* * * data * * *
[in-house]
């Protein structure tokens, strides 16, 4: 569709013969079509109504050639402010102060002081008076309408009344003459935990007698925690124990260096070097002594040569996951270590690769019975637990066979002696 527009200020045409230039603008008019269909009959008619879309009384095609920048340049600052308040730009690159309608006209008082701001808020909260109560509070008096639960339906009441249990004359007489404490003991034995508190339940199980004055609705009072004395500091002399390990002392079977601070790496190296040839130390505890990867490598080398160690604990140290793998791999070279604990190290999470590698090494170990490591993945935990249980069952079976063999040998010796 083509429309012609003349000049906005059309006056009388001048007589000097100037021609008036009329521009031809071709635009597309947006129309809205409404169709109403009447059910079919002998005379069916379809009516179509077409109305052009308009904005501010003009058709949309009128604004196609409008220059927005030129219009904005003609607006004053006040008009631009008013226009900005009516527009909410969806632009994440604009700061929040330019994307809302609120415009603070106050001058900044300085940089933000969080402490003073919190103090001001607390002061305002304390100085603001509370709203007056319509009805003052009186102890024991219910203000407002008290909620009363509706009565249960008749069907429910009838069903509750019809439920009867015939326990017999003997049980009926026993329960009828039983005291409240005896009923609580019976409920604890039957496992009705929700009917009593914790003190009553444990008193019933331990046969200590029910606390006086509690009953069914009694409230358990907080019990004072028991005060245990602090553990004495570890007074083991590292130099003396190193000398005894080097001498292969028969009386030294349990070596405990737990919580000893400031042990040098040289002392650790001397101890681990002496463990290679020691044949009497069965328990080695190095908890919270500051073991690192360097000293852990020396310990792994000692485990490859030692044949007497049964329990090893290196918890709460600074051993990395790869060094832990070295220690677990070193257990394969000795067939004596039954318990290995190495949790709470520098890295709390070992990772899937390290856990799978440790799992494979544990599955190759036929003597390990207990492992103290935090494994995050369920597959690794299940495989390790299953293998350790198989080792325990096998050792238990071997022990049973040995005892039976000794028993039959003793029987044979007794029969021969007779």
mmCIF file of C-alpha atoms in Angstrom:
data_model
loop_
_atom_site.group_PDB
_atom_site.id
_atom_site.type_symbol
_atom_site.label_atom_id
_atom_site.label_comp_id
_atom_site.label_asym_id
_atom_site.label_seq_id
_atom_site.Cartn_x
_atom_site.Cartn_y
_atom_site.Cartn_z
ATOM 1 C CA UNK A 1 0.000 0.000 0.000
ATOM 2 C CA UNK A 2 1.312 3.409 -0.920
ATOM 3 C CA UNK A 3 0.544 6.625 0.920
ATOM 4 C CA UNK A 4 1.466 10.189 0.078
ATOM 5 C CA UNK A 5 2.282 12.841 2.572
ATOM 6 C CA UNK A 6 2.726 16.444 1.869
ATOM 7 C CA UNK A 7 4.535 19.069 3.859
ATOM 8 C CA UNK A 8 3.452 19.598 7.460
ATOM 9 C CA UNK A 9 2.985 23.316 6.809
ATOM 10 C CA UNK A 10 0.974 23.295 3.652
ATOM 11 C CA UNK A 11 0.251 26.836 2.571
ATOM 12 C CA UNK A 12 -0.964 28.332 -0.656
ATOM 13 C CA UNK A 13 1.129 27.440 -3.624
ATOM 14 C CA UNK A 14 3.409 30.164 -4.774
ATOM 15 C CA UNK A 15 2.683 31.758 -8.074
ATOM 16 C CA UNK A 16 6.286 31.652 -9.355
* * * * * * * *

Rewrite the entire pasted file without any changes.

[in-house]
């Protein structure tokens, strides 16, 4: 569709013969079509109504050639402010102060002081008076309408009344003459935990007698925690124990260096070097002594040569996951270590690769019975637990066979002696 527009200020045409230039603008008019269909009959008619879309009384095609920048340049600052308040730009690159309608006209008082701001808020909260109560509070008096639960339906009441249990004359007489404490003991034995508190339940199980004055609705009072004395500091002399390990002392079977601070790496190296040839130390505890990867490598080398160690604990140290793998791999070279604990190290999470590698090494170990490591993945935990249980069952079976063999040998010796 083509429309012609003349000049906005059309006056009388001048007589000097100037021609008036009329521009031809071709635009597309947006129309809205409404169709109403009447059910079919002998005379069916379809009516179509077409109305052009308009904005501010003009058709949309009128604004196609409008220059927005030129219009904005003609607006004053006040008009631009008013226009900005009516527009909410969806632009994440604009700061929040330019994307809302609120415009603070106050001058900044300085940089933000969080402490003073919190103090001001607390002061305002304390100085603001509370709203007056319509009805003052009186102890024991219910203000407002008290909620009363509706009565249960008749069907429910009838069903509750019809439920009867015939326990017999003997049980009926026993329960009828039983005291409240005896009923609580019976409920604890039957496992009705929700009917009593914790003190009553444990008193019933331990046969200590029910606390006086509690009953069914009694409230358990907080019990004072028991005060245990602090553990004495570890007074083991590292130099003396190193000398005894080097001498292969028969009386030294349990070596405990737990919580000893400031042990040098040289002392650790001397101890681990002496463990290679020691044949009497069965328990080695190095908890919270500051073991690192360097000293852990020396310990792994000692485990490859030692044949007497049964329990090893290196918890709460600074051993990395790869060094832990070295220690677990070193257990394969000795067939004596039954318990290995190495949790709470520098890295709390070992990772899937390290856990799978440790799992494979544990599955190759036929003597390990207990492992103290935090494994995050369920597959690794299940495989390790299953293998350790198989080792325990096998050792238990071997022990049973040995005892039976000794028993039959003793029987044979007794029969021969007779």
mmCIF file of C-alpha atoms in Angstrom:
data_model
loop_
_atom_site.group_PDB
_atom_site.id
_atom_site.type_symbol
_atom_site.label_atom_id
_atom_site.label_comp_id
_atom_site.label_asym_id
_atom_site.label_seq_id
_atom_site.Cartn_x
_atom_site.Cartn_y
_atom_site.Cartn_z
ATOM 1 C CA UNK A 1 0.000 0.000 0.000
ATOM 2 C CA UNK A 2 1.312 3.409 -0.920
ATOM 3 C CA UNK A 3 0.544 6.625 0.920
ATOM 4 C CA UNK A 4 1.466 10.189 0.078
ATOM 5 C CA UNK A 5 2.282 12.841 2.572
ATOM 6 C CA UNK A 6 2.726 16.444 1.869
ATOM 7 C CA UNK A 7 4.535 19.069 3.859
ATOM 8 C CA UNK A 8 3.452 19.598 7.460
ATOM 9 C CA UNK A 9 2.985 23.316 6.809
ATOM 10 C CA UNK A 10 0.974 23.295 3.652
ATOM 11 C CA UNK A 11 0.251 26.836 2.571
ATOM 12 C CA UNK A 12 -0.964 28.332 -0.656
ATOM 13 C CA UNK A 13 1.129 27.440 -3.624
ATOM 14 C CA UNK A 14 3.409 30.164 -4.774
ATOM 15 C CA UNK A 15 2.683 31.758 -8.074
ATOM 16 C CA UNK A 16 6.286 31.652 -9.355